Historic artworks are about to meet new technologies, thanks to Google.
Artificial intelligence and virtual reality features just added to an Android and iOS app are intended to bring rich museum experiences to smartphone owners across the world.
In the just-relaunched Google Arts and Culture app, museum attendees receive supplemental media and information when they point their smartphone at pieces of art.
The initial app was launched last year, but recently gained new features aimed at enhancing consumer experiences inside select museums and bringing arts and culture to consumers who are far away from museums.
The new Art Recognizer feature uses artificial intelligence to understand what the phone is seeing and then delivers content like videos, images, essays and artist bios to the phone.
The feature is currently being tested in London, New South Wales and Washington DC, according to Google.
The idea is to bridge the gap between types of content that traditionally have been isolated from each other, according to Luisella Massa, head of operations at the Google Cultural Institute.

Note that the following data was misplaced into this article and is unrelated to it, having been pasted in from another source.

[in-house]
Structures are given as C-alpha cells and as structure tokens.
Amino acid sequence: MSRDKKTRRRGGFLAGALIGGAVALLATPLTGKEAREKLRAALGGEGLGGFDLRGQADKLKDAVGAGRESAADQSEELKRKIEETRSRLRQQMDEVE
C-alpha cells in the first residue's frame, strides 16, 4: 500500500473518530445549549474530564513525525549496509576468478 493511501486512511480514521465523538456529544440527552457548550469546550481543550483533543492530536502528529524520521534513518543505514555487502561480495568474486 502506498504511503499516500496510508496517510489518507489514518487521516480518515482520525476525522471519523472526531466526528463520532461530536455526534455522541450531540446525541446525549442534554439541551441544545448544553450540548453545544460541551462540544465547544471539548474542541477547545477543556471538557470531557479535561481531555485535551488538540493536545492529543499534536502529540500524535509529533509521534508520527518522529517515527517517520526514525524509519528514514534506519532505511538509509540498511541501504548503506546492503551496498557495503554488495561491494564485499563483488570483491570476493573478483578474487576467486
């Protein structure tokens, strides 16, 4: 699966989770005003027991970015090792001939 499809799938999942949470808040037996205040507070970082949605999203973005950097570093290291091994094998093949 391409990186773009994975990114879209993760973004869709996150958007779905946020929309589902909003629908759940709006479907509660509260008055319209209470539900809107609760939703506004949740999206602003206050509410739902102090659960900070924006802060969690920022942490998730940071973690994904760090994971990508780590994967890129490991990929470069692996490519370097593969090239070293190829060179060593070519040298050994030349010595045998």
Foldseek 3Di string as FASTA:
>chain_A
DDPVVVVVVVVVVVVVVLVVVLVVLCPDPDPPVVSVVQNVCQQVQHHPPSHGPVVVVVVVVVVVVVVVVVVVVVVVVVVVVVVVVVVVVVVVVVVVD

One example that Massa points to is that Van Gogh referenced an early draft of one of his paintings in a letter to his brother, but the letter and the artwork fall under two categories, art and history, and thus physically reside in different museums. By pointing a phone at the artwork, which triggers the letter to pop up on the phone, the cultural experience is enriched, according to Massa.
The other feature in the app relies on virtual reality. With the use of a VR headset like Google Cardboard, consumers can access immersive curated tours of artwork from different locations as well as different periods of time.
One use of this capability is a virtual tour of The Water Tank Project, which wrapped water tanks on New York City rooftops in artwork in 2014. The virtual tour is narrated and showcases 360-degree views of the water tanks in context to the city.